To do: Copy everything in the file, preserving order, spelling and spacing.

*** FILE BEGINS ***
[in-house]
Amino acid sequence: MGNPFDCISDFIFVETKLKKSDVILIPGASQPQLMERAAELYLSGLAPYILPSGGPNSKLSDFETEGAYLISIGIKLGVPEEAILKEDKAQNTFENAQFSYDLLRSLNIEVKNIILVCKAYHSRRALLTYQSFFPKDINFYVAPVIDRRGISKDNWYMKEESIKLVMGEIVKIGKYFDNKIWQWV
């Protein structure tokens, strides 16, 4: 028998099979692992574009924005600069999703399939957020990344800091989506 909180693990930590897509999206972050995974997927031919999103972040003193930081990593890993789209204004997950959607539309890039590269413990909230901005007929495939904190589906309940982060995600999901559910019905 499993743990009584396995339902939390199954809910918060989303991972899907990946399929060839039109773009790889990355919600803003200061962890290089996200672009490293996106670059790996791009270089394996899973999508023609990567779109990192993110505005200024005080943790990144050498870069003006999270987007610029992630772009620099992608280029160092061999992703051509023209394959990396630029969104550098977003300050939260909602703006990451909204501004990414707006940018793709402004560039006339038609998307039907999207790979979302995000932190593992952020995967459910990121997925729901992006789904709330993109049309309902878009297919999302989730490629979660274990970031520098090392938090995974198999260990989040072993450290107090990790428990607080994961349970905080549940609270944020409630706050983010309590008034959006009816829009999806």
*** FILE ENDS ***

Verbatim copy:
[in-house]
Amino acid sequence: MGNPFDCISDFIFVETKLKKSDVILIPGASQPQLMERAAELYLSGLAPYILPSGGPNSKLSDFETEGAYLISIGIKLGVPEEAILKEDKAQNTFENAQFSYDLLRSLNIEVKNIILVCKAYHSRRALLTYQSFFPKDINFYVAPVIDRRGISKDNWYMKEESIKLVMGEIVKIGKYFDNKIWQWV
């Protein structure tokens, strides 16, 4: 028998099979692992574009924005600069999703399939957020990344800091989506 909180693990930590897509999206972050995974997927031919999103972040003193930081990593890993789209204004997950959607539309890039590269413990909230901005007929495939904190589906309940982060995600999901559910019905 499993743990009584396995339902939390199954809910918060989303991972899907990946399929060839039109773009790889990355919600803003200061962890290089996200672009490293996106670059790996791009270089394996899973999508023609990567779109990192993110505005200024005080943790990144050498870069003006999270987007610029992630772009620099992608280029160092061999992703051509023209394959990396630029969104550098977003300050939260909602703006990451909204501004990414707006940018793709402004560039006339038609998307039907999207790979979302995000932190593992952020995967459910990121997925729901992006789904709330993109049309309902878009297919999302989730490629979660274990970031520098090392938090995974198999260990989040072993450290107090990790428990607080994961349970905080549940609270944020409630706050983010309590008034959006009816829009999806």